A Personal Statement About Professional Fortitude

Today’s tone will be a little earthier and more personal than I am normally willing to indulge here.  If coarse analogies offend, please go read this vulgarity-free light reading instead.

Lawyers far more skilled and dedicated than I have taken risks in their profession over the two centuries of the practice of law in this country. Would that I had learned more of their good examples in law school, and less about the useless trivial intellectual speculations of some of my law professors, who “opined deeply” while drinking down our tuition.

Lawyers who defended the targets of lynch-by-alternative-means in the South. And not only in the South, let’s be clear. Atticus Finch was a brave attorney in Harper Lee’s To Kill a Mockingbird, but his real-life counterparts have at times needed to worry about starvation for defending those whom “local justice” pre-determined as guilty – this in the pre-Gideon days when the right to counsel was even more theoretical than it is now, and local attorneys were ordered to take on cases at no charge and at the risk of considerable opprobrium in their communities.

Radical lawyers like William Kunstler who had the nerve to go inside Attica State Penitentiary during a prison riot (or, as some would maintain, an uprising). The lawyers who contributed sweat, treasure and sometimes blood to the formation of highly controversial organizations like the American Civil Liberties Union, the NAACP and (much as I myself reject their Marxist roots) the National Lawyers’ Guild, and who litigated and organized despite real fear.

Some have taken smaller, but still real, risks. Conservative stalwart Ted Olson made a lot of his fellow conservatives unhappy by standing up as an appellate attorney for same-sex marriage as subject to the Fourteenth Amendment’s Equal Protection Clause, and therefore by logical conclusion lawful. Liberal stalwart Alan Dershowitz has stood up for the free-speech rights of Nazis and Holocaust deniers to speak freely and even opposed private censorship of their speech. Whether same-sex marriage or free speech by antisemites is a “good thing” isn’t the issue; the issue is whether attorneys have the courage to get up and do their jobs when someone else tries to turn up the heat.

My examples have leaned “lefty” as a sample pool, but many examples of staunchly conservative attorneys who took risks in their professional lives in the midst of conservative legal advocacy also exist.

As some of my readers (or am I now down to “reader” in the singular?) may be aware, my law office is now involved in a case of some modest public note. This is not the place for discussions of the specifics of that case, but rather of some of the surrounding environment of that case. Many reports of “SWAT”-ing – the practice of filing or calling in false criminal reports as a harassment and intimidation tactic – have emerged in the growing narratives surrounding the “greater metropolitan case”. Who exactly is doing the “SWAT”-ing isn’t entirely clear, though I certainly have my suspicions. For me as a practicing attorney, the issue is whether I continue to do my job like a professional, or whether I start letting myself get “nervous” about having the police greet me with tactical shotguns at my front door because a “dead body” was, per some fraudulent report, being dragged out of my apartment. The positive examples of attorneys of generations past, attorneys who were also public citizens, urge maximum fortitude.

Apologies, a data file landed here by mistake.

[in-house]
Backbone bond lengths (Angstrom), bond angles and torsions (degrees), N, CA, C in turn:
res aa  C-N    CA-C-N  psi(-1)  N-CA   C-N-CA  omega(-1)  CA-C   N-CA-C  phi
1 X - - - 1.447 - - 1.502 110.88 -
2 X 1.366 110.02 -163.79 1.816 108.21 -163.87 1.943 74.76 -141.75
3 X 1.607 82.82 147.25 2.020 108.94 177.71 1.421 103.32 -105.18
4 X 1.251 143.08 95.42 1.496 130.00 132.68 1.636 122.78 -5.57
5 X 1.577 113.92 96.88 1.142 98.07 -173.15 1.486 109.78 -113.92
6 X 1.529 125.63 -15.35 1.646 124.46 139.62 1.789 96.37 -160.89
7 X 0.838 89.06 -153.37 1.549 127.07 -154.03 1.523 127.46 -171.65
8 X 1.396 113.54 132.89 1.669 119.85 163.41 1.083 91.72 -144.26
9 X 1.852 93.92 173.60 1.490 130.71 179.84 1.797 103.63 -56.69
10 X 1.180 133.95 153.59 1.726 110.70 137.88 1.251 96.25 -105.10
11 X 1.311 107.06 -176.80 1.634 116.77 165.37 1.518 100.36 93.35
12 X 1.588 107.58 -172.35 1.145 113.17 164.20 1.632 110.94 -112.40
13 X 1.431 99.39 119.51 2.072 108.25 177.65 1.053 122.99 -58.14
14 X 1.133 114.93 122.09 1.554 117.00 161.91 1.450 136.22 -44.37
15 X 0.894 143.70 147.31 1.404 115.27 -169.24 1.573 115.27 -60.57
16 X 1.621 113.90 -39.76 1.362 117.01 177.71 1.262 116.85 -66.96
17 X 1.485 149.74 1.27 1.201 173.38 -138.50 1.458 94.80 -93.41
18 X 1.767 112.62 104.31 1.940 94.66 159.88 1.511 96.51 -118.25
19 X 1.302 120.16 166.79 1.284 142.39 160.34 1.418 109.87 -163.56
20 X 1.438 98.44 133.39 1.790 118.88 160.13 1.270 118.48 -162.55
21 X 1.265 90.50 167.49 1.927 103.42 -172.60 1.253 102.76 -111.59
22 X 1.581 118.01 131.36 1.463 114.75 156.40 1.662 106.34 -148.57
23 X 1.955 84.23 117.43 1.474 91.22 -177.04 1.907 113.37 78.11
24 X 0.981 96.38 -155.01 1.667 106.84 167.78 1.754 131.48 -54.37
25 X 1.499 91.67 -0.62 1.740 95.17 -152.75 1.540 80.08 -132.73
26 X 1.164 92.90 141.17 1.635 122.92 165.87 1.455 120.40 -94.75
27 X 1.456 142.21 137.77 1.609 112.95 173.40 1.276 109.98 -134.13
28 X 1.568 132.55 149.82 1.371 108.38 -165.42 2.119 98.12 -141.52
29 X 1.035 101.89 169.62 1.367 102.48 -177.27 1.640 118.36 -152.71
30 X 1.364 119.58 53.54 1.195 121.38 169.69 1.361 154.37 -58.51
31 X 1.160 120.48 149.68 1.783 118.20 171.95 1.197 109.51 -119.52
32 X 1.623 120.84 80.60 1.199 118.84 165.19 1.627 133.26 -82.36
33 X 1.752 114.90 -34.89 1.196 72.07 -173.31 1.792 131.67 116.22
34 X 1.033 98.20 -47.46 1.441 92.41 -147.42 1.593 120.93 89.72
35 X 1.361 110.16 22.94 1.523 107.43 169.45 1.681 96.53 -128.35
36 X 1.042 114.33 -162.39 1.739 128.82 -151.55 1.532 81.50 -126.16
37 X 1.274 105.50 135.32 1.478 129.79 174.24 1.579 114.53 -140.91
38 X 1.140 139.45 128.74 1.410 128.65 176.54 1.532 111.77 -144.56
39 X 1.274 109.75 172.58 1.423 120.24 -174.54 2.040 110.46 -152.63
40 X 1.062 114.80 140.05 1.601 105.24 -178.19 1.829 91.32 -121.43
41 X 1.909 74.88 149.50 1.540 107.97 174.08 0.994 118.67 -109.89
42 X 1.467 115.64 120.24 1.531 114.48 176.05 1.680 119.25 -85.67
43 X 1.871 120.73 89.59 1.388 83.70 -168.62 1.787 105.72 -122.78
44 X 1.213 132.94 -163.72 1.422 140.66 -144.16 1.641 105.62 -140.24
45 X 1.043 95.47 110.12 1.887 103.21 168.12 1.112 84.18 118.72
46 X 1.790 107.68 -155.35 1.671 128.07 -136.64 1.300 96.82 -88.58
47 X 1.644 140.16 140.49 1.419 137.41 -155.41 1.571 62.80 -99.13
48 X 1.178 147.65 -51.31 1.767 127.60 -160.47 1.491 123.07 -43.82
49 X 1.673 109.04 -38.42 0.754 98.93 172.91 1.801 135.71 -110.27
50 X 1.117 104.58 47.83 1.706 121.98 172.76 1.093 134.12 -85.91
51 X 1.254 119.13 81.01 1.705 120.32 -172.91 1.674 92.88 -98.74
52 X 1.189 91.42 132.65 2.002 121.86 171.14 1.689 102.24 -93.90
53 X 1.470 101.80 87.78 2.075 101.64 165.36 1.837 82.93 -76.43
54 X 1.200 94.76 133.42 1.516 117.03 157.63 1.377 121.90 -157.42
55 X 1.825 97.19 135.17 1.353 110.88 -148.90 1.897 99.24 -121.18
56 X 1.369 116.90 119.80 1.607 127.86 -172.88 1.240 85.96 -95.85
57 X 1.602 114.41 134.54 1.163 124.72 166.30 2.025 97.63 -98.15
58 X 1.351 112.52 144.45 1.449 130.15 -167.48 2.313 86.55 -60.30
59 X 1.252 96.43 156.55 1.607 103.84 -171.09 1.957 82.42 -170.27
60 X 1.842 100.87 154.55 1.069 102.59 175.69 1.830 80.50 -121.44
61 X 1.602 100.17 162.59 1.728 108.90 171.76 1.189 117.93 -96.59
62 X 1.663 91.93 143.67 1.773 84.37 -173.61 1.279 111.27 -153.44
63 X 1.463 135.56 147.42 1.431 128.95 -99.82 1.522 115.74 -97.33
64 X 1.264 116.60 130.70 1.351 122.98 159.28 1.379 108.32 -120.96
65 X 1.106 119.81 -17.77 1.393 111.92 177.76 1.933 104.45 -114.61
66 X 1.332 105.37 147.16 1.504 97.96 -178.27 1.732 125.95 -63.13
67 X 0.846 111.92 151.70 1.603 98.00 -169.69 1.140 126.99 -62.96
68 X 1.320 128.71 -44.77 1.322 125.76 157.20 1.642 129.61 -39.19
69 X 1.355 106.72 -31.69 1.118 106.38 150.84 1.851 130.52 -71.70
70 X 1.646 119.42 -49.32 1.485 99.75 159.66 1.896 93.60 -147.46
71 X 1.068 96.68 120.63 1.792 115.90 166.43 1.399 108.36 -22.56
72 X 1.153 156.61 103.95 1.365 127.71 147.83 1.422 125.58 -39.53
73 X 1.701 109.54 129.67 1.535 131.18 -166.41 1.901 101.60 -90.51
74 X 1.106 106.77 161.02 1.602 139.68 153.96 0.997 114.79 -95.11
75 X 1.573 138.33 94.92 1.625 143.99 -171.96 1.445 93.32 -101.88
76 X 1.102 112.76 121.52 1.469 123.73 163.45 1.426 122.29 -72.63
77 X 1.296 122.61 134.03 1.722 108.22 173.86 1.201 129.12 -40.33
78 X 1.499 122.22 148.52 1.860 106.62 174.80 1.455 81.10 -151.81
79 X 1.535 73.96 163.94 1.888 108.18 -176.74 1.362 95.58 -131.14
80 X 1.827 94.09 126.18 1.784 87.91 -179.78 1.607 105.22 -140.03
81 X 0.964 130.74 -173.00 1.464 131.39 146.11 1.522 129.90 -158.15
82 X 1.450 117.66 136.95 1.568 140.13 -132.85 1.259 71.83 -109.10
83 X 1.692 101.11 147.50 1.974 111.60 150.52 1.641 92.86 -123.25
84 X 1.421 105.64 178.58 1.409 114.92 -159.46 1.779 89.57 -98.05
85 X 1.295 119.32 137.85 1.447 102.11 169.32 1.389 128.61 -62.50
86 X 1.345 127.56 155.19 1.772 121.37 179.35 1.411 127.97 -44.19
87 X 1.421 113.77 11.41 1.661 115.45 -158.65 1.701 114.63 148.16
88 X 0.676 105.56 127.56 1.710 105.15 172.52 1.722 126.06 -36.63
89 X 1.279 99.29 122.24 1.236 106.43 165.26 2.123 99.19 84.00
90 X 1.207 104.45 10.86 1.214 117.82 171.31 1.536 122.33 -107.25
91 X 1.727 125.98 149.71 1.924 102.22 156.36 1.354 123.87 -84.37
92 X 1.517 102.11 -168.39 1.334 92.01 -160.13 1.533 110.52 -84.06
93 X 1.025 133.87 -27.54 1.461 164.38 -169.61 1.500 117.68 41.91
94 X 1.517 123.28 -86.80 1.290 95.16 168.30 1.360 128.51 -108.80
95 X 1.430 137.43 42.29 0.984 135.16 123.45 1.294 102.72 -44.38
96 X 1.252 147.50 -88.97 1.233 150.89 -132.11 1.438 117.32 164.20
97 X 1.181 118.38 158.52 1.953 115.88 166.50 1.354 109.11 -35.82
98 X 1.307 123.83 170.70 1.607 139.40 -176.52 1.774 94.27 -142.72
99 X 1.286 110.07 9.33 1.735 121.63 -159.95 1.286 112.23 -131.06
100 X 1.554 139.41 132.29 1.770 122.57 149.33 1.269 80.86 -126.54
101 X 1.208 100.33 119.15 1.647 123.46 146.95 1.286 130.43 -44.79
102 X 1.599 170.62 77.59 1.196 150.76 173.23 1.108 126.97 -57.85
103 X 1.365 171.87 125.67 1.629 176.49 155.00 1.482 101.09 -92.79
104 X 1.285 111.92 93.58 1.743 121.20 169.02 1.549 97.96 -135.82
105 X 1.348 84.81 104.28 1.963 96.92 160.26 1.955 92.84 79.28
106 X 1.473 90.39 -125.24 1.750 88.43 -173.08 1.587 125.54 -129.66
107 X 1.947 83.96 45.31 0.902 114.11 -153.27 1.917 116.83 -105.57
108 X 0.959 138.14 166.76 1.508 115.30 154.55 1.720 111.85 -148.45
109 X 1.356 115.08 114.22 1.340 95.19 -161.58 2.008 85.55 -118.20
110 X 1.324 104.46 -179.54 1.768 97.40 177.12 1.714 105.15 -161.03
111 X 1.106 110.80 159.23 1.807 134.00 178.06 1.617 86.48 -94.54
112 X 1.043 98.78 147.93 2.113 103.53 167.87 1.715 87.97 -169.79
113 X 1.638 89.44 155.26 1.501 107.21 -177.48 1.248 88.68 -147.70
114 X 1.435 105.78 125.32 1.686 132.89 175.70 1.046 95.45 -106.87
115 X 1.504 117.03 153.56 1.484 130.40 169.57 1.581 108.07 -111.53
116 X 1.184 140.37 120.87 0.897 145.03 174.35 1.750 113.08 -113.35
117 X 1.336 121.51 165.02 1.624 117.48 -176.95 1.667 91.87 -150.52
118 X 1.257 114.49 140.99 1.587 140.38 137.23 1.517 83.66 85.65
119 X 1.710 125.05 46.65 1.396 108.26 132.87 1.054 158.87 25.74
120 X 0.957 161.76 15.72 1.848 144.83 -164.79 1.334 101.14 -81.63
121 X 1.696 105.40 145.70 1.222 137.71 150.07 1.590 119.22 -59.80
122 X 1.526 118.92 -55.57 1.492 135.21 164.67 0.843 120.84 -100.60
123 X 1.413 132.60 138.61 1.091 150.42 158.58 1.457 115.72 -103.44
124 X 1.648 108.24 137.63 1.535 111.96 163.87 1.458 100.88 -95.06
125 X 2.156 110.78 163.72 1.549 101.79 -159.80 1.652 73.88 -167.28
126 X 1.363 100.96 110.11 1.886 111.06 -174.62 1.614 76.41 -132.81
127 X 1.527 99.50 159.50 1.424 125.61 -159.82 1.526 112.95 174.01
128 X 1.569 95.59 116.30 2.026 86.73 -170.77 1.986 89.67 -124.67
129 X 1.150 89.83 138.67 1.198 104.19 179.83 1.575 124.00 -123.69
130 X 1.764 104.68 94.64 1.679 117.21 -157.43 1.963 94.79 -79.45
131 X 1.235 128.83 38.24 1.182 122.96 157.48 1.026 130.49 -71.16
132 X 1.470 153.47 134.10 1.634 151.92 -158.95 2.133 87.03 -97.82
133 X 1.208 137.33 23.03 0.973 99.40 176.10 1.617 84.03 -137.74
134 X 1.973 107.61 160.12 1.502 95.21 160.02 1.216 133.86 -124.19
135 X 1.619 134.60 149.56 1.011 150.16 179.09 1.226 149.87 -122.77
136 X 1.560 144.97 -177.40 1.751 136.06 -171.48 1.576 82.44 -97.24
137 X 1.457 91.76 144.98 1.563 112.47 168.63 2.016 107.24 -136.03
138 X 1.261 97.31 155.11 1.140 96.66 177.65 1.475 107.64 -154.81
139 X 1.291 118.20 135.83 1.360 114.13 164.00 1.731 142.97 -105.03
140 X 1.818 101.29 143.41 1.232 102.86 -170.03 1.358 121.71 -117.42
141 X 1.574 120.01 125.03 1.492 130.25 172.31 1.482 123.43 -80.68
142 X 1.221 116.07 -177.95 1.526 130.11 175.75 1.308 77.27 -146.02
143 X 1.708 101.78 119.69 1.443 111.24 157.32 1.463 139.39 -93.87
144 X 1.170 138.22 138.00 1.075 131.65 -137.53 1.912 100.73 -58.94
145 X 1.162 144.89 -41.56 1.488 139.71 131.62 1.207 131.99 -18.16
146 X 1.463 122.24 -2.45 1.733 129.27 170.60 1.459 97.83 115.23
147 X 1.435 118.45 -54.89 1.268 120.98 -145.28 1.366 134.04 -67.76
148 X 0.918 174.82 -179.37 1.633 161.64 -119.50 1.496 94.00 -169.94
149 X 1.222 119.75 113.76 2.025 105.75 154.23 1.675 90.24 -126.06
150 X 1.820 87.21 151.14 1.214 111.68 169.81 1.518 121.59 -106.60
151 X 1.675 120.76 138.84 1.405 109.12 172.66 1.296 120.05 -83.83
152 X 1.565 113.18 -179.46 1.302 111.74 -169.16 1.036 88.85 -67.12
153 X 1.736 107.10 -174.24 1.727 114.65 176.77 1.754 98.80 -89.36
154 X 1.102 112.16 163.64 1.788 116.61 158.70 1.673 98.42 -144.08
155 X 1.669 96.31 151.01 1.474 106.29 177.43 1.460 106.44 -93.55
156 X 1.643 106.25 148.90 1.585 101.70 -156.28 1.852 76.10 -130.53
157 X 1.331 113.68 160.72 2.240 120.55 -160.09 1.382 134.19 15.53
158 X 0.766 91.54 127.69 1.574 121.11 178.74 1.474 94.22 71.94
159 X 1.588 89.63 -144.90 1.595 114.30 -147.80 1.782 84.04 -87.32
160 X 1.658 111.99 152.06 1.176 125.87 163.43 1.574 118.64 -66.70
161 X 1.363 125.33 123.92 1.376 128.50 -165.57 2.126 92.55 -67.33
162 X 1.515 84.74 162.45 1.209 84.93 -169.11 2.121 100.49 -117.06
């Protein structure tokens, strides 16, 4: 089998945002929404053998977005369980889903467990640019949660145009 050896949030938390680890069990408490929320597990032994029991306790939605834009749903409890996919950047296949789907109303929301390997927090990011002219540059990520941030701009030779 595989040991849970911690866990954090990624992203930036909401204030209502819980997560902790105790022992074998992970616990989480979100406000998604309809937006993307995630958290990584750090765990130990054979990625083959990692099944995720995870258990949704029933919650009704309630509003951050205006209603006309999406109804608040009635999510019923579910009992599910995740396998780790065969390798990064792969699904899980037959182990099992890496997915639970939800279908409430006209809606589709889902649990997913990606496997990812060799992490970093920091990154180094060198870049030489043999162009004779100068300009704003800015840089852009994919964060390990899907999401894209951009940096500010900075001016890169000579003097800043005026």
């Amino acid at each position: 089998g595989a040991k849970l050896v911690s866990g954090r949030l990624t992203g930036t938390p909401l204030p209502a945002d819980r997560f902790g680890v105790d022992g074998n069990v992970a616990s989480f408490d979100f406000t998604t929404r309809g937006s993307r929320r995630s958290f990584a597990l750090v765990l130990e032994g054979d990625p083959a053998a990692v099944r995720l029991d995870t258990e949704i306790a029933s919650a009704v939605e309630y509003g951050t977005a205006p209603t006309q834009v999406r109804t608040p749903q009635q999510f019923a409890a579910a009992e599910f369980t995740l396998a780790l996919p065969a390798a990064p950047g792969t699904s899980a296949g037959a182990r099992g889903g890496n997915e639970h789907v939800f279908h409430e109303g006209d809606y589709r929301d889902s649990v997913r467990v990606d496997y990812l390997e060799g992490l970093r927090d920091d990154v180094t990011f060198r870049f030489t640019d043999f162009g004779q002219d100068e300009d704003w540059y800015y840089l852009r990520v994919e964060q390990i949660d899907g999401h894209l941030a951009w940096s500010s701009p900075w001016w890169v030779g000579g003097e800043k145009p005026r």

Fortunately, my local police captain was extremely receptive to my letter faxed to him describing my concerns; he assured me in his manifest professionalism today that he has gotten these sort of foolish calls before and has a highly disciplined squad who are simply not going to go “stormtrooper”, and who have been fully briefed and directed to check with him first before they assume that any report about me might be true. I had occasion to work with two of his detectives and one of his uniformed officers in January when two other community members and I got robbed at gunpoint outside my apartment; I will be seeing them again in August and September when the three suspects stand trial or plea out. So I am not particularly worried about getting “SWAT”-ted; whatever is out there doing the “SWAT”-ing should fear the police captain’s irritation, as he is clearly not in the mood to put up with any games.

I do know that there have been some petty efforts to interfere with my relationships with some legal referral sources of mine. But when I tell you I don’t care, I don’t care. I have no boss to “harass”; this law shop is mine for my clients’ welfare and I answer to no one but my clients and the courts.  That’s that.

Either you have the courage to do what needs to be done as an attorney, or you don’t. Fortunately, I do. At the risk of ungentlemanly coarseness, mine are made out of high-quality tempered American brass, and that fact settles the discussion.  Indeed, the best way to discourage this sort of nonsense is to respond to it with moral fortitude, measured, reasonable responses and, to the extent strictly lawful, vi et armis.

PS – welcome all of you visiting from Instapundit – sorry I didn’t clean up the place a bit better. Wish I had some beer to offer but alas, we don’t have “Google ColdDraft 1.0″ yet installed on the site….

30 thoughts on “A Personal Statement About Professional Fortitude

  1. Good on ya’ gov. I’d say that they are steel. You make me feel good about having a brother in law as a lawyer.

  2. Well Sir, if a Google ColdDraft 1.0 did exist I would gladly hoist a cold one to you. You, the other bloggers, and the lawyer involved make me proud to be a member of the bar. But alas, patent law has never required the fortitude you are currently exercising. However, if I am ever called upon, I hope to be found worthy.

  3. Its lawyer stories, like yours, that help me realize that your profession has members who are worthy of their craft. Now go bust some metaphorical heads in court.